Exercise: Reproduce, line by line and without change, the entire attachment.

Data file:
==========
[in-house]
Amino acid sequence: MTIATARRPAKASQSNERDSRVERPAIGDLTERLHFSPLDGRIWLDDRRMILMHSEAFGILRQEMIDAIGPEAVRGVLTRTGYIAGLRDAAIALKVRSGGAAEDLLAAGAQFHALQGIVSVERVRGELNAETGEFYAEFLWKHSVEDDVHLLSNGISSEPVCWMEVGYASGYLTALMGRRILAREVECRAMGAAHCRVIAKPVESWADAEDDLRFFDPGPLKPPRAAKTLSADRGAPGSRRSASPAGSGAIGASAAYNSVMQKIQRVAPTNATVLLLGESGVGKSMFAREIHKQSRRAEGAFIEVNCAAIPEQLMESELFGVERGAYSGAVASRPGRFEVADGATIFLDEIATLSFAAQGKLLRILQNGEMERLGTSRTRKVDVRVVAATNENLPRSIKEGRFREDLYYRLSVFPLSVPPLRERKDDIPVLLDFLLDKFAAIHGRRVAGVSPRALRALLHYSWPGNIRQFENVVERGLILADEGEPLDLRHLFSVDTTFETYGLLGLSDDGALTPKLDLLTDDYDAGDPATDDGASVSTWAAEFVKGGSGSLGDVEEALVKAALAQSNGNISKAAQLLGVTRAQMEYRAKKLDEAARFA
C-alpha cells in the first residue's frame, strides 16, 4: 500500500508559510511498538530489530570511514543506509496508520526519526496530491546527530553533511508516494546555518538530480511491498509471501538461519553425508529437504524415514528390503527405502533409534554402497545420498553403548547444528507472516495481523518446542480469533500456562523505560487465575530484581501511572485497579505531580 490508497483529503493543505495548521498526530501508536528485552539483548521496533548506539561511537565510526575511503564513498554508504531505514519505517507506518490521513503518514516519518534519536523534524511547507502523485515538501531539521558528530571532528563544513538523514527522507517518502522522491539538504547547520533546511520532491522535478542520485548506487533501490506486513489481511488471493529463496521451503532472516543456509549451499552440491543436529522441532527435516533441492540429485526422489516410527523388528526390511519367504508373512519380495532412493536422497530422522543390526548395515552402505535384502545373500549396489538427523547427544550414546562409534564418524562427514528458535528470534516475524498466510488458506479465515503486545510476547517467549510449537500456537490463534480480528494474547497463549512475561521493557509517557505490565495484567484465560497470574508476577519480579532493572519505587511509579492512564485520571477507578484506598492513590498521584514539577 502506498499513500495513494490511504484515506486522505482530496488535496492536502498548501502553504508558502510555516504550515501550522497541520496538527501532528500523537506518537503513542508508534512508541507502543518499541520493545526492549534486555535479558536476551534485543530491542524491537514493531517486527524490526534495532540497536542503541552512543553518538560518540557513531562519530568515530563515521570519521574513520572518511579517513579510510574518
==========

[in-house]
Amino acid sequence: MTIATARRPAKASQSNERDSRVERPAIGDLTERLHFSPLDGRIWLDDRRMILMHSEAFGILRQEMIDAIGPEAVRGVLTRTGYIAGLRDAAIALKVRSGGAAEDLLAAGAQFHALQGIVSVERVRGELNAETGEFYAEFLWKHSVEDDVHLLSNGISSEPVCWMEVGYASGYLTALMGRRILAREVECRAMGAAHCRVIAKPVESWADAEDDLRFFDPGPLKPPRAAKTLSADRGAPGSRRSASPAGSGAIGASAAYNSVMQKIQRVAPTNATVLLLGESGVGKSMFAREIHKQSRRAEGAFIEVNCAAIPEQLMESELFGVERGAYSGAVASRPGRFEVADGATIFLDEIATLSFAAQGKLLRILQNGEMERLGTSRTRKVDVRVVAATNENLPRSIKEGRFREDLYYRLSVFPLSVPPLRERKDDIPVLLDFLLDKFAAIHGRRVAGVSPRALRALLHYSWPGNIRQFENVVERGLILADEGEPLDLRHLFSVDTTFETYGLLGLSDDGALTPKLDLLTDDYDAGDPATDDGASVSTWAAEFVKGGSGSLGDVEEALVKAALAQSNGNISKAAQLLGVTRAQMEYRAKKLDEAARFA
C-alpha cells in the first residue's frame, strides 16, 4: 500500500508559510511498538530489530570511514543506509496508520526519526496530491546527530553533511508516494546555518538530480511491498509471501538461519553425508529437504524415514528390503527405502533409534554402497545420498553403548547444528507472516495481523518446542480469533500456562523505560487465575530484581501511572485497579505531580 490508497483529503493543505495548521498526530501508536528485552539483548521496533548506539561511537565510526575511503564513498554508504531505514519505517507506518490521513503518514516519518534519536523534524511547507502523485515538501531539521558528530571532528563544513538523514527522507517518502522522491539538504547547520533546511520532491522535478542520485548506487533501490506486513489481511488471493529463496521451503532472516543456509549451499552440491543436529522441532527435516533441492540429485526422489516410527523388528526390511519367504508373512519380495532412493536422497530422522543390526548395515552402505535384502545373500549396489538427523547427544550414546562409534564418524562427514528458535528470534516475524498466510488458506479465515503486545510476547517467549510449537500456537490463534480480528494474547497463549512475561521493557509517557505490565495484567484465560497470574508476577519480579532493572519505587511509579492512564485520571477507578484506598492513590498521584514539577 502506498499513500495513494490511504484515506486522505482530496488535496492536502498548501502553504508558502510555516504550515501550522497541520496538527501532528500523537506518537503513542508508534512508541507502543518499541520493545526492549534486555535479558536476551534485543530491542524491537514493531517486527524490526534495532540497536542503541552512543553518538560518540557513531562519530568515530563515521570519521574513520572518511579517513579510510574518